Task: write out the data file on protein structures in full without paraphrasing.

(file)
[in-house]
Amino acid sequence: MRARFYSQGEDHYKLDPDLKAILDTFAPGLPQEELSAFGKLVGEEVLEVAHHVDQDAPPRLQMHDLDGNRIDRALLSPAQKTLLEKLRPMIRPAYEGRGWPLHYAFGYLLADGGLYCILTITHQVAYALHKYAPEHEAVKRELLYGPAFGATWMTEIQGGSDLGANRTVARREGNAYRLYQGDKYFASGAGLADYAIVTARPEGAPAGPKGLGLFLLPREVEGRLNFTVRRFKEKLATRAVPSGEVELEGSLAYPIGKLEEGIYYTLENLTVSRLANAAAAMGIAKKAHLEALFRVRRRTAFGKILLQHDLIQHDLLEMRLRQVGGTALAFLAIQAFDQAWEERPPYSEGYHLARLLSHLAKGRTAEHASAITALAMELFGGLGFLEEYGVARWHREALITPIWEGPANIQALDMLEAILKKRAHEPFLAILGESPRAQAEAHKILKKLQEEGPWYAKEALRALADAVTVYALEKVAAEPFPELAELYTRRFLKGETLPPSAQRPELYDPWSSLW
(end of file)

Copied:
[in-house]
Amino acid sequence: MRARFYSQGEDHYKLDPDLKAILDTFAPGLPQEELSAFGKLVGEEVLEVAHHVDQDAPPRLQMHDLDGNRIDRALLSPAQKTLLEKLRPMIRPAYEGRGWPLHYAFGYLLADGGLYCILTITHQVAYALHKYAPEHEAVKRELLYGPAFGATWMTEIQGGSDLGANRTVARREGNAYRLYQGDKYFASGAGLADYAIVTARPEGAPAGPKGLGLFLLPREVEGRLNFTVRRFKEKLATRAVPSGEVELEGSLAYPIGKLEEGIYYTLENLTVSRLANAAAAMGIAKKAHLEALFRVRRRTAFGKILLQHDLIQHDLLEMRLRQVGGTALAFLAIQAFDQAWEERPPYSEGYHLARLLSHLAKGRTAEHASAITALAMELFGGLGFLEEYGVARWHREALITPIWEGPANIQALDMLEAILKKRAHEPFLAILGESPRAQAEAHKILKKLQEEGPWYAKEALRALADAVTVYALEKVAAEPFPELAELYTRRFLKGETLPPSAQRPELYDPWSSLW